It was a big day for IBM today as it opened its shiny new security headquarters in Kendall Square in Cambridge, MA, complete with what the company is calling the first commercial cyber range.
A cyber range is a network security testing environment, and is typically run by the military or military contractors. This one, dubbed X-Force Command, however, is much more than a couple of terminals in a lab. It is a massive setup with seats for 36 operators. It features audio, video and a simulated Fortune 500 company operation with the goal of giving the user a realistically simulated cyber crisis.
It includes nearly a petabyte of data running in a data center underneath the cyber range, and includes all the kinds of operations that you would have running in a typical enterprise, such as email servers, supply chain software, employees using the internet and so forth.
The idea behind the cyber range is to simulate an actual cyber event to show security personnel, C-suite executives or anyone just how prepared (or more likely unprepared) they are to deal with a massive breach.
“We are putting you into a simulator that is so realistic that your pulse will race, and you will be stressed, and you will learn how to make critical decisions in a crisis,” Caleb Barlow, vice president of security at IBM explained.
The cyber range is part of a broader security strategy by the company. Over the last couple of years, it has purchased at least seven security properties, including Resilient Systems earlier this year, which helps companies prepare for a cyber attack before they happen.
We are putting you into a simulator that is so realistic that your pulse will race, and you will be stressed, and you will learn how to make critical decisions in a crisis. Caleb Barlow, IBM VP of Security
While Barlow said the cyber range wasn’t being positioned as a sales tool, so much as an awareness-raising device, it is designed to show people in stark terms what happens during a breach, and how they might react after an incident — especially if they are unprepared.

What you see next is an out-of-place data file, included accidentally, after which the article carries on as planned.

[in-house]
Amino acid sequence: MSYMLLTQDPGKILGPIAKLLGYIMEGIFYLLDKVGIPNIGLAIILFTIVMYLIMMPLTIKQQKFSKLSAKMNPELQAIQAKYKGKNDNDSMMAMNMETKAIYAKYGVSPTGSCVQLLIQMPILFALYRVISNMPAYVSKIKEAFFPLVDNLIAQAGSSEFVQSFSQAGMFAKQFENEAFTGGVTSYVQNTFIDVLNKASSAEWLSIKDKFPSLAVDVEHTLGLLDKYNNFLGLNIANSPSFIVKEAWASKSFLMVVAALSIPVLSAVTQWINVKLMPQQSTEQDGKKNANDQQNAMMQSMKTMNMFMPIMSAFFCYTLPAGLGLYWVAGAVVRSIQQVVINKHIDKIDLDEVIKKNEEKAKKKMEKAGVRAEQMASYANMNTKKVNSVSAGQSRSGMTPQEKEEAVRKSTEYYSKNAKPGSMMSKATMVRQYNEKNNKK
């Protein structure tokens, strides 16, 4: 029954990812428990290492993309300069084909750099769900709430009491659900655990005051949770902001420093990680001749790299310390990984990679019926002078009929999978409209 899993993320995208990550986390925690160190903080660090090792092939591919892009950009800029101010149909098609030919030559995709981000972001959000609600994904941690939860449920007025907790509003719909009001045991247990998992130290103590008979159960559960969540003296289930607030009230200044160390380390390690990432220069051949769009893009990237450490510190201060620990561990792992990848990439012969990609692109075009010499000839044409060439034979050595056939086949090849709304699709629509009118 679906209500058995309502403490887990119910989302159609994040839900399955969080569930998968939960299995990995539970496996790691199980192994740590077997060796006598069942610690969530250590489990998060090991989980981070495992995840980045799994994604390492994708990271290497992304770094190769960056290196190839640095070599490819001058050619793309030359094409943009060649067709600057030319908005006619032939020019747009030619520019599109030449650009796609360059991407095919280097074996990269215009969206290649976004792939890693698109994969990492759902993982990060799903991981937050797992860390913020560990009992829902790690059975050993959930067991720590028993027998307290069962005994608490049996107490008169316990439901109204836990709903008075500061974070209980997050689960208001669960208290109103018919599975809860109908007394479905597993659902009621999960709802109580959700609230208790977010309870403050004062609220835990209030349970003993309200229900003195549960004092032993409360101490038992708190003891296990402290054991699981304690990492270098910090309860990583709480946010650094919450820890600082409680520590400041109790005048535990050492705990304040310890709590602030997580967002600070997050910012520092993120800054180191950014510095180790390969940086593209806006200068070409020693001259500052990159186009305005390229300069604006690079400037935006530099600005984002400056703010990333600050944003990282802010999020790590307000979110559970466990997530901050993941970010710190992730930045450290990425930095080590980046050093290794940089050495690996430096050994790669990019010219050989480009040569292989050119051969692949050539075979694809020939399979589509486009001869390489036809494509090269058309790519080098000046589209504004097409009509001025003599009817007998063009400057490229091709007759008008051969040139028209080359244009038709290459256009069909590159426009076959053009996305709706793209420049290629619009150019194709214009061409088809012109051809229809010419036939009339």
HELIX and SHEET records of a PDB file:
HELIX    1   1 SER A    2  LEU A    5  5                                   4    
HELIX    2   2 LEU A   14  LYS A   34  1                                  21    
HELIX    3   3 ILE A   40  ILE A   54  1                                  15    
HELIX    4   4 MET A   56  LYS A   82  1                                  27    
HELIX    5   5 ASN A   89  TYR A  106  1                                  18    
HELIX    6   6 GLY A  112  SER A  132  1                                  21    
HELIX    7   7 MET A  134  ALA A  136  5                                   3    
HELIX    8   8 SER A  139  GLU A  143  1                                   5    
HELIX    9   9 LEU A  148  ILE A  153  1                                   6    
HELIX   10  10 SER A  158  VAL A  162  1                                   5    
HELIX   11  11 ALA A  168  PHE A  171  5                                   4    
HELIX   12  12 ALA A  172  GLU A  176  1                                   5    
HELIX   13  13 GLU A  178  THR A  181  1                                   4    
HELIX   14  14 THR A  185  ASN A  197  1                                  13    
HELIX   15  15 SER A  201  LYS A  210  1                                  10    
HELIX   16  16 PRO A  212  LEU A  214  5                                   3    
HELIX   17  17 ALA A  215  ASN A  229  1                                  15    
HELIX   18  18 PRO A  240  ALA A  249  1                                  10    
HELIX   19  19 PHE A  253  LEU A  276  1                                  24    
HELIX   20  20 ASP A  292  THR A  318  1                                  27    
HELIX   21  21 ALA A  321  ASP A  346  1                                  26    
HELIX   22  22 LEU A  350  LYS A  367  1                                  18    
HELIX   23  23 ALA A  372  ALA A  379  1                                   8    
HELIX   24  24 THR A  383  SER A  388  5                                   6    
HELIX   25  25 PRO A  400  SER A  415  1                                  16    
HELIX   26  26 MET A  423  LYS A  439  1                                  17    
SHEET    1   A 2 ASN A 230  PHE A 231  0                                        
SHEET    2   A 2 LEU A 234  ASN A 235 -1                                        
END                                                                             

The simulation can help you understand the different aspects of breach response, such as how quickly you report the event to regulators and government officials, what happens if the breach leaks to the press (as often happens) and how to deal with all of this with the company in crisis mode. Obviously, if you have thought this through beforehand, and have a plan in place, a playbook if you will, you are going to be in a better position than trying to react to all of the different pressure points in the heat of the moment.
It’s not a coincidence of course that this is all the kind of stuff Resilient has built into its solutions. In addition, it wouldn’t be IBM without a consulting piece, and they have built a team of consultants to help customers prepare for an attack and deal with the aftermath.
Wendi Whitmore was brought on board seven months ago to run the IBM X-Force IRIS Team, a group of consultants picked for their expertise in cybersecurity. Whitmore herself has almost 15 years of cyber experience, including stints with the Air Force, Mandiant and CrowdStrike.
She says the goal of her team is to help companies deal with massive breaches after they occur, but they also want to work with companies on how to prevent them. While she acknowledges blocking smaller breaches is probably not possible, she believes that, with proper preparation, a company can prevent a massive company-wide, Sony-style breach — and that is what her team is trying to do.
The company seems fixated on this idea of helping companies to prepare for breaches. It has devoted $200 million this calendar year to its security operation, which has included opening the new security headquarters and building the cyber range. To date, the security division has 8,000 employees worldwide and generates $2 billion worth of business. The company wouldn’t reveal how many would be housed in the Cambridge office, but said much of the security executive team would be based there.